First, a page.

Scott Hanselman

Scaling Mentorship

October 15, '17 Comments [6] Posted in Musings
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You may have had a mentor in the past. Often these are more senior/elder people who are further along in their career. The presumption usually is that if they are "ahead" of you that they likely have something profound to offer you in the areas of advice or strategy.

This is a classic mentor/mentee situation and while I think it has value, it has a few problems that are worth pointing out. Does it scale? Is a senior person the right mentor for you? Is just one mentor the right number? Does that person's time support mentoring you?

I've been blessed to have several mentors over the years and I've been fortunate to be a mentor myself. But there's only so much time in the day. Even if I could truly mentor 4 people a week, and meet with them a few times a month, that could fill up many days. Plus, I have to ask my self - am I giving them what they need? Personal advice? Career advice? Technical advice? Getting promoted advice? Life advice?

Create a Board of Directors for Your Life

I've been experimenting with a few other models for mentorship. Five years ago I set up a Board of Directors for my life. You can learn more at http://lifesboardofdirectors.com.

Companies have mission statements and a Board of Directors. Your life is pretty important. Why not create a Life Board of Directors to help you through it? Pick 2 to 5 of your friends. Not necessarily your closest friends, but friends that are close enough where you can really confide but not so close that they can't see the big picture. Email them one a month, once a quarter or "once a crisis." Ask them for advice, lean on them, trust them and help them as well.

Assemble "Team You" and use your team to brainstorm directions and implementations of big decisions like moving to New York, or changing your business's direction, starting a new venture, or getting fit.

Use your personal Board of Directors as one of the compasses in your life. You've got family, friends, perhaps faith, hobbies, values, etc. Add your Team to this list of personal compasses.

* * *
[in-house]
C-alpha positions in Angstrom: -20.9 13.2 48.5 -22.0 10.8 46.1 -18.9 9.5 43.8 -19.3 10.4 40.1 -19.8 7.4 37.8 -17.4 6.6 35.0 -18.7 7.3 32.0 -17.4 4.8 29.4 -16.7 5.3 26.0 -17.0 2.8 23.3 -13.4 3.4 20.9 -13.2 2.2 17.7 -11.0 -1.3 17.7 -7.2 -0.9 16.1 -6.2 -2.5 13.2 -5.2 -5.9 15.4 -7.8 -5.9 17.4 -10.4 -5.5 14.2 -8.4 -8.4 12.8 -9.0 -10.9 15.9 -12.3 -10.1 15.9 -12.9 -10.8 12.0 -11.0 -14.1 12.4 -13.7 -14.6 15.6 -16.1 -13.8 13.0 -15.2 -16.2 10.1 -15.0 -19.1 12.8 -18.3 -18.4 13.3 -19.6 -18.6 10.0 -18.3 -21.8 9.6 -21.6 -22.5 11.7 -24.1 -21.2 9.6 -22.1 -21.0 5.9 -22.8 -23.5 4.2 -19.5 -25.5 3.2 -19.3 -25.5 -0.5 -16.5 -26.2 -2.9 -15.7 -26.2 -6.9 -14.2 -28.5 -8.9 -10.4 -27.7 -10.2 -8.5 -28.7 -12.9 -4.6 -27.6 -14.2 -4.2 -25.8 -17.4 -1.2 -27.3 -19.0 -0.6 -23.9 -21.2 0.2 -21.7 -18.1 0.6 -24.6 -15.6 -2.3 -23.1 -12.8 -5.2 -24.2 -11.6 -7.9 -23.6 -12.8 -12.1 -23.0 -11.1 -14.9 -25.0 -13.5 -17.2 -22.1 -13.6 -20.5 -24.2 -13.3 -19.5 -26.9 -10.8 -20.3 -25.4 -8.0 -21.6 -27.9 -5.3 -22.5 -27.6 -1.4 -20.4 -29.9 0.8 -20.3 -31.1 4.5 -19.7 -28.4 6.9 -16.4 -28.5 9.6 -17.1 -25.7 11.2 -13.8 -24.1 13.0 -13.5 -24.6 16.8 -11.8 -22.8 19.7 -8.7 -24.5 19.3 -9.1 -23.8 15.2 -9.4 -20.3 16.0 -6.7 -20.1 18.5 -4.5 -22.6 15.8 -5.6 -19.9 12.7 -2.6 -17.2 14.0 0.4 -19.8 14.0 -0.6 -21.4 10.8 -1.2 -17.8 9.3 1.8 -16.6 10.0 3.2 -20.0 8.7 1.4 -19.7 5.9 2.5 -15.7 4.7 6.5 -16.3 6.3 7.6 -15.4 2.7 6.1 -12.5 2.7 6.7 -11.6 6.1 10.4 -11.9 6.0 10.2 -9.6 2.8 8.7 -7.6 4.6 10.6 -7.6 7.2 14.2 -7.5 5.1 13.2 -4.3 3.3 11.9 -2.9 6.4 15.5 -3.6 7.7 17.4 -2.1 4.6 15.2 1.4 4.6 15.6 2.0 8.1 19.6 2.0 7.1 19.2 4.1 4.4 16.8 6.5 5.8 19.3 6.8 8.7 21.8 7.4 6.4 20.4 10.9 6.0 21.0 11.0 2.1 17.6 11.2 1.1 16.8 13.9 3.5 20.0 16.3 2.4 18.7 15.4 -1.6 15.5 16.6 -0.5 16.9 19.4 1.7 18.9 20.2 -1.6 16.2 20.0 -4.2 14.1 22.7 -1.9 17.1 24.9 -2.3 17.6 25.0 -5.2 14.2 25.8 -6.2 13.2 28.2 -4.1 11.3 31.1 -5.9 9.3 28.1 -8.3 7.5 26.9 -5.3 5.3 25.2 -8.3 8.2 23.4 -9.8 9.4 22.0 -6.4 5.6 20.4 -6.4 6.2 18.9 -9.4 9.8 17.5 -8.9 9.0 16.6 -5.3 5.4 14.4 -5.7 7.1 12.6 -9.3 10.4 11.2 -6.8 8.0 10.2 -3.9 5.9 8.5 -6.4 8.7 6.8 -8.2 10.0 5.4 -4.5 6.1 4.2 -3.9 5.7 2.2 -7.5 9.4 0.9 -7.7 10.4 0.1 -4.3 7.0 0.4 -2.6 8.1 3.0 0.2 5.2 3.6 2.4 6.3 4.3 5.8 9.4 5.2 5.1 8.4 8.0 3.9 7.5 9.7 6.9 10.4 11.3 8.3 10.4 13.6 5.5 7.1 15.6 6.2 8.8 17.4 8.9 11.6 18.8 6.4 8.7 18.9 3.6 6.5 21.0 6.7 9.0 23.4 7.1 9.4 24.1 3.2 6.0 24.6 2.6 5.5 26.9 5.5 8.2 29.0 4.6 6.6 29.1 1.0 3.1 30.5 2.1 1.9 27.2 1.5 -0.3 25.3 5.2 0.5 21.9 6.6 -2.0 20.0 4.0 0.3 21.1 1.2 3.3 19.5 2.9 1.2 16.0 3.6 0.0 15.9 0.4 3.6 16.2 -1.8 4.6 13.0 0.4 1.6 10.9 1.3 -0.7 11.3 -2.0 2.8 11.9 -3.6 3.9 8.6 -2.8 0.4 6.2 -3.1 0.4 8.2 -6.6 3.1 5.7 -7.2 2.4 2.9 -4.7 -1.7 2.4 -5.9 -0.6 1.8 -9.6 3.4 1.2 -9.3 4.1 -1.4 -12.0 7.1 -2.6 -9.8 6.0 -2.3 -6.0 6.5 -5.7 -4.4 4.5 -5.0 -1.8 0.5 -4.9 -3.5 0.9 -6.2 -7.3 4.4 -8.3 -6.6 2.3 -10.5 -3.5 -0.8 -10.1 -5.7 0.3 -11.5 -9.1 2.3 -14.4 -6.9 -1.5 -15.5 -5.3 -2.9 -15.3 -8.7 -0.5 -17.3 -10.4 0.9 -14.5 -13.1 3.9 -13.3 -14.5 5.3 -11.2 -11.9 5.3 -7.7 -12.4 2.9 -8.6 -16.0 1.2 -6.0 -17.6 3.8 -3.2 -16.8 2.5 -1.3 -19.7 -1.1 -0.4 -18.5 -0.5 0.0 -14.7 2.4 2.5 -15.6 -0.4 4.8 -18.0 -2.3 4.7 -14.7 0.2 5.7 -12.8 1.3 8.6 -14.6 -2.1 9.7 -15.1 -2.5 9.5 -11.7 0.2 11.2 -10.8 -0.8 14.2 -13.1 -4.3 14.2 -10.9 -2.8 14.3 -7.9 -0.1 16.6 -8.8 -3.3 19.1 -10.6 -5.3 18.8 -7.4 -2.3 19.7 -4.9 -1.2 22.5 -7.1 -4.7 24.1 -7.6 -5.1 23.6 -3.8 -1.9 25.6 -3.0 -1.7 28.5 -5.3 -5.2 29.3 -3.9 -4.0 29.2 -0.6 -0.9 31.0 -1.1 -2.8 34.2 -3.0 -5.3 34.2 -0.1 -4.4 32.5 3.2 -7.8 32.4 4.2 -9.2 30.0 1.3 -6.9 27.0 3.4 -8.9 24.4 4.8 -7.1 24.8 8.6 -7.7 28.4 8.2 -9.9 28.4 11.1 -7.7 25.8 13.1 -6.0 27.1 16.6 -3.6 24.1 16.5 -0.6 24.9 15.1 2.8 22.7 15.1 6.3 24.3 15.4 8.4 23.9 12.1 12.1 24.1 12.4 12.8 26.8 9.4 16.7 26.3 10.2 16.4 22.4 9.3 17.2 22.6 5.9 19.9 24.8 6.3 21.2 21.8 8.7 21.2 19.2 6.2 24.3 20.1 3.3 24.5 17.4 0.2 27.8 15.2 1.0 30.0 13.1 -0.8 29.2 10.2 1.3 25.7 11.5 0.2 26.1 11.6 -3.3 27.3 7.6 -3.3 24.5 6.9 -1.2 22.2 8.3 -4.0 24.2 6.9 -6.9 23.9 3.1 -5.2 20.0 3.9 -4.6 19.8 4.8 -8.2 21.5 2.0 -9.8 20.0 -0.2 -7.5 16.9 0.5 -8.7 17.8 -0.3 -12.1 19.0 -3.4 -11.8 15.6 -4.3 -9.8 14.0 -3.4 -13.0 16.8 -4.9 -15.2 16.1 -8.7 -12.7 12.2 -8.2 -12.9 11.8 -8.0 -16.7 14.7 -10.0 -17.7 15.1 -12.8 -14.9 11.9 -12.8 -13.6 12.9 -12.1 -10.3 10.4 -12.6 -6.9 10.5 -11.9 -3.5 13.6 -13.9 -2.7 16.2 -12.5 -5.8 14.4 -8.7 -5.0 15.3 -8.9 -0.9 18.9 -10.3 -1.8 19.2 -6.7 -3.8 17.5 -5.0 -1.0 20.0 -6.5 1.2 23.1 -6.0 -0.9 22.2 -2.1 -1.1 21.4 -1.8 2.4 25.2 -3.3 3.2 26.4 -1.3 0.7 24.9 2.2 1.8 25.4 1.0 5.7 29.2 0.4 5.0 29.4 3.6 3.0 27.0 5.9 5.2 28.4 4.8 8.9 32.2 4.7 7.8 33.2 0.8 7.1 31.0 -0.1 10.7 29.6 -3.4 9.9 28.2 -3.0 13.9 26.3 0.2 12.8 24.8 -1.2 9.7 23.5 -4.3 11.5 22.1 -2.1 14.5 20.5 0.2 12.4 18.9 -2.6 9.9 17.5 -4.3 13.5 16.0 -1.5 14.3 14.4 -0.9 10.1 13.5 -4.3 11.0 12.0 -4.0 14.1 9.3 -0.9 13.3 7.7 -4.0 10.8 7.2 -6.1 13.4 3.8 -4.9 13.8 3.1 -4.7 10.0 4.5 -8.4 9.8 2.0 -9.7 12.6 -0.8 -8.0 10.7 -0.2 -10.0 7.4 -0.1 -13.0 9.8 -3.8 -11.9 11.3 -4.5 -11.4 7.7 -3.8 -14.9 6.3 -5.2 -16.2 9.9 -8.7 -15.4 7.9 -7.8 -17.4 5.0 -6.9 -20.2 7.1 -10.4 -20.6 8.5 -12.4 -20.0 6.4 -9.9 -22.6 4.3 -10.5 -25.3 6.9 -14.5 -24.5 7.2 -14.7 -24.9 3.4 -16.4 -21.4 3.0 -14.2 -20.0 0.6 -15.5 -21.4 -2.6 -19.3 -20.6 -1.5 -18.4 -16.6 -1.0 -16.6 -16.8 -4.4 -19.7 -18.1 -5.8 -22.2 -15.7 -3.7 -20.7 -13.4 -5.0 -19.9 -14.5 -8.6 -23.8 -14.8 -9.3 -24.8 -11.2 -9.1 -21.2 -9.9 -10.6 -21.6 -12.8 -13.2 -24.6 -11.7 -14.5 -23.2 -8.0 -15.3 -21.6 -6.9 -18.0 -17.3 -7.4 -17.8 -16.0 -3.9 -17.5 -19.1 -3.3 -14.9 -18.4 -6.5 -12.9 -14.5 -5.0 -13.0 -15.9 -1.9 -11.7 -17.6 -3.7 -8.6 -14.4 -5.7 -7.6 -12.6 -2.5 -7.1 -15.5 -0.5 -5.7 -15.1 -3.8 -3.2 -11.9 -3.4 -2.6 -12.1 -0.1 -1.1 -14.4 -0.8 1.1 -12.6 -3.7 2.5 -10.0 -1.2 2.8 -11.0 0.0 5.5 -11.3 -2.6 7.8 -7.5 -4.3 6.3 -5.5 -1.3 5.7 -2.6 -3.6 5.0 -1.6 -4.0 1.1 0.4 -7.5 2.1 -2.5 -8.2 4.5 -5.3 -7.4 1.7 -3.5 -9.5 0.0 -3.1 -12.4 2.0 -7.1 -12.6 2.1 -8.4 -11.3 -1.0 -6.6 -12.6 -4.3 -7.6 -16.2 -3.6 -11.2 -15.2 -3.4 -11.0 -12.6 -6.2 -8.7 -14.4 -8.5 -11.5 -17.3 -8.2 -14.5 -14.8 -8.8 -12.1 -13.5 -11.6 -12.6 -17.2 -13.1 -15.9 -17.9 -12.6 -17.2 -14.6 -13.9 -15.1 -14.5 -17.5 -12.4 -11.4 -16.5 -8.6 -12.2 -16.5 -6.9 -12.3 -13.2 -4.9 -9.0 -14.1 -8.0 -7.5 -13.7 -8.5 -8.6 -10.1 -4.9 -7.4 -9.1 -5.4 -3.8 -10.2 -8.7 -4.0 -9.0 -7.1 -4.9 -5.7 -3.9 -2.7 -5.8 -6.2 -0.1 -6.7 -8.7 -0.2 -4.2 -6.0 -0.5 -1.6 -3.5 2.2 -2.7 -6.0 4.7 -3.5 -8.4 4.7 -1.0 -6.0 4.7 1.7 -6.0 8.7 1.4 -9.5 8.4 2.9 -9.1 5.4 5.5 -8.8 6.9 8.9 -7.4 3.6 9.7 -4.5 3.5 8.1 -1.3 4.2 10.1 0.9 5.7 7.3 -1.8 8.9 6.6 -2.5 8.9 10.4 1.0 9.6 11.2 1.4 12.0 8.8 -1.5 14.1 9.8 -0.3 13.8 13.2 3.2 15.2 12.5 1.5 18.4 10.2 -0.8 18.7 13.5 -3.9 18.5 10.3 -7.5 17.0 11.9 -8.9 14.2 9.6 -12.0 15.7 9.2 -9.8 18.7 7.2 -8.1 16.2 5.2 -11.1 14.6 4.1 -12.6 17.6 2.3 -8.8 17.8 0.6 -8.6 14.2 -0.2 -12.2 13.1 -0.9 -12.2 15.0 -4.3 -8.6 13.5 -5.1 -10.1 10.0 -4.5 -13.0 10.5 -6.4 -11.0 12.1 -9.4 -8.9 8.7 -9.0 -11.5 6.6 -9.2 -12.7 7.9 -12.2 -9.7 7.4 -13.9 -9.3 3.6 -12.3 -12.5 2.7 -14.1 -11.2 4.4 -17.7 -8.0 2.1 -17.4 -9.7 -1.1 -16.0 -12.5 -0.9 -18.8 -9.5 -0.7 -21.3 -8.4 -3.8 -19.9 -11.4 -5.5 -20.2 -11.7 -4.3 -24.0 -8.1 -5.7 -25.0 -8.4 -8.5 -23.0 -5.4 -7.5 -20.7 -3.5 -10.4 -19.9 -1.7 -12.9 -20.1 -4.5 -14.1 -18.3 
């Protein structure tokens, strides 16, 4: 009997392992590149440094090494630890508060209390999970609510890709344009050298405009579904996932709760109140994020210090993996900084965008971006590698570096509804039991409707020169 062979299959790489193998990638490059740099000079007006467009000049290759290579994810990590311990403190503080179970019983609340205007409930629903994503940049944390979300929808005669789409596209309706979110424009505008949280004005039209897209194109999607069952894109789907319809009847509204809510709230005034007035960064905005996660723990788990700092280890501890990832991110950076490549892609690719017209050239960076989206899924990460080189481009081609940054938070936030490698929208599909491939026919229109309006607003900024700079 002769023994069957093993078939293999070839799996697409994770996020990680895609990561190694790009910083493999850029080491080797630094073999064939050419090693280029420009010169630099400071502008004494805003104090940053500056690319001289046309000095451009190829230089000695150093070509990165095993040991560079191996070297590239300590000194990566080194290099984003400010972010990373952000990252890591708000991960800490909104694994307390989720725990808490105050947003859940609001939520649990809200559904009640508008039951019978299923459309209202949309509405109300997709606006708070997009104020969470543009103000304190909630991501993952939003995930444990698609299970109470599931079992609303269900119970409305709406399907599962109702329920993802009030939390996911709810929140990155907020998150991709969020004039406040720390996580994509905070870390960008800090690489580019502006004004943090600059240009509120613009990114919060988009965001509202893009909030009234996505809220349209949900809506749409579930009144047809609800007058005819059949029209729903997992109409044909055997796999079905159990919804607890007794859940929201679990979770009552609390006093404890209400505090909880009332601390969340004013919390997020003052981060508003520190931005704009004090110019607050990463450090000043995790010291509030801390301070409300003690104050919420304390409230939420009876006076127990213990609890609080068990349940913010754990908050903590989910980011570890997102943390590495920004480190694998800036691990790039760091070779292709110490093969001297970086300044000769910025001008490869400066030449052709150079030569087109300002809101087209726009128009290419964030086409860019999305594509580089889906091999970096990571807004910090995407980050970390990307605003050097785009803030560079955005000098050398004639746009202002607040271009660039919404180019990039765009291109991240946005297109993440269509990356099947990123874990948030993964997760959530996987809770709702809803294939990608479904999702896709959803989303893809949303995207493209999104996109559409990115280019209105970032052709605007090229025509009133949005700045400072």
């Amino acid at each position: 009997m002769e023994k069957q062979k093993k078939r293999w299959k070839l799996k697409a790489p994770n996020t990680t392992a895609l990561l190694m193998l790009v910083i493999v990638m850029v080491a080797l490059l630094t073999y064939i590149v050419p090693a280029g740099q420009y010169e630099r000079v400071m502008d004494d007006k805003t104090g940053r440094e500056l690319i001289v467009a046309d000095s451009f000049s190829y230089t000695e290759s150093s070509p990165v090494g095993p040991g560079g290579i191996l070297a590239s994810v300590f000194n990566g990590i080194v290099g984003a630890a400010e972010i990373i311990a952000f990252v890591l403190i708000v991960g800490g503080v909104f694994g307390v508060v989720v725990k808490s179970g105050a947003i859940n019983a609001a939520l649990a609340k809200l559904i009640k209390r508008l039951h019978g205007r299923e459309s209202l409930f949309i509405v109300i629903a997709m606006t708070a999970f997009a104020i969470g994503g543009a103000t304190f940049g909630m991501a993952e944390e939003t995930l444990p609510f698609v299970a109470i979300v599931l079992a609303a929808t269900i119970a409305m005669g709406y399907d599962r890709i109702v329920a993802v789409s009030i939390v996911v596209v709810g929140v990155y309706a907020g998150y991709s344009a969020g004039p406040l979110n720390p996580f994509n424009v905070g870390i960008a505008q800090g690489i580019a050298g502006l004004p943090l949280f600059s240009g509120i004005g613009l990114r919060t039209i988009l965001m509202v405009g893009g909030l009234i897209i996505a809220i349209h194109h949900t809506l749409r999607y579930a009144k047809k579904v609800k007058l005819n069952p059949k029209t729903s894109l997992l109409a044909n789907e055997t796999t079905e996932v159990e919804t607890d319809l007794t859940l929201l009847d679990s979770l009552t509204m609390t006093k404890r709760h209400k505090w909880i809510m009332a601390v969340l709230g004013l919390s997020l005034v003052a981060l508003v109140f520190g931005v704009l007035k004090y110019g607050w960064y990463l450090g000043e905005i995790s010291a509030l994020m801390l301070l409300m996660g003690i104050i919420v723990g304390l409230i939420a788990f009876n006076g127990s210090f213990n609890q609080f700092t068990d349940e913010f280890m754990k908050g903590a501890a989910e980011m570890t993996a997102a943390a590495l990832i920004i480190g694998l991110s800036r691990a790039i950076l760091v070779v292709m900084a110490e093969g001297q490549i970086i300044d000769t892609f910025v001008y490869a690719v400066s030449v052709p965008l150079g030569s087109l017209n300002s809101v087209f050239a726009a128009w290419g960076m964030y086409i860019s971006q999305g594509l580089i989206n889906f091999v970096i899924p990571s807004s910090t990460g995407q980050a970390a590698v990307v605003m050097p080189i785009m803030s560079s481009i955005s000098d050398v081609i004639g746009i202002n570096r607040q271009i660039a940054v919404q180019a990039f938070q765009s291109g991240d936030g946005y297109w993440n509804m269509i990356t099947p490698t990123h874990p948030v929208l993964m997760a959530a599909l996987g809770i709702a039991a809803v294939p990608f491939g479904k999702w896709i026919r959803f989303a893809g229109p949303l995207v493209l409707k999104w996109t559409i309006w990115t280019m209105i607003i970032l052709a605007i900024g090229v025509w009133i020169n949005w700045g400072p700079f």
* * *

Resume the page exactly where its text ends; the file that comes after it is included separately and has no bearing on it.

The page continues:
It might sound like a silly mind game, but that's common with many hacks. Hacks feel insignificant but can have huge effects. The trick is to remember that it is a hack - you're hacking yourself. The idea of life's board of directors is a relationship hack meant to remind you in difficult times that you can agree on something fundamental and you have a team to support you in your endeavors. Set a direction and head in that direction with the confidence you've got a supportive group behind you.

Go assemble your Life's Board today.

Host Mentorship Meals

Over the last several months I've been quietly hosting "Dinner for people on the come up." These are dinners where everything is FrieNDA and we talk frankly about our jobs, our levels, our work situations, and most importantly - we find new mentors and people with whom to brainstorm. It's a mentorship multiplier. We encourage folks to pull from the pool of potential peer mentors.

Tonight we had one with almost 20 people. These were 20 mostly young people, many women and people of color who were all trying to find their way in tech. I have some life experiences to offer this group, but most of all what I can lend is my privilege. I can use my standing within the company and the industry to invite folks together and let them take over and mentor each other.

I host the mean, kick it off, sometimes invite guests to speak, and the attendees often break off into small groups, meet up separately and network. Peer mentorship is just as important as "elder/senior" mentorship.

It also helps mentor people in the the fullness of their personalities. Where I might help with speaking at conferences or technical issues, someone else can better speak to issues of harassment, or how to get a promotion, or how to be better seen and heard in meetings. I can also learn from younger people - and I do - every day.

The goal of mentorship isn't to lecture and preach, it's to guide and counsel, inspire and motivate. Most of all, to listen. Once you've truly heard your mentee, then you can help them think strategically and better plan their career, no matter what their challenges and strengths.

What do you recommend as positive ways to Scale Mentorship?

* Stock photo from The Jopwell Collection


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About Scott

Scott Hanselman is a former professor, former Chief Architect in finance, now speaker, consultant, father, diabetic, and Microsoft employee. He is a failed stand-up comic, a cornrower, and a book author.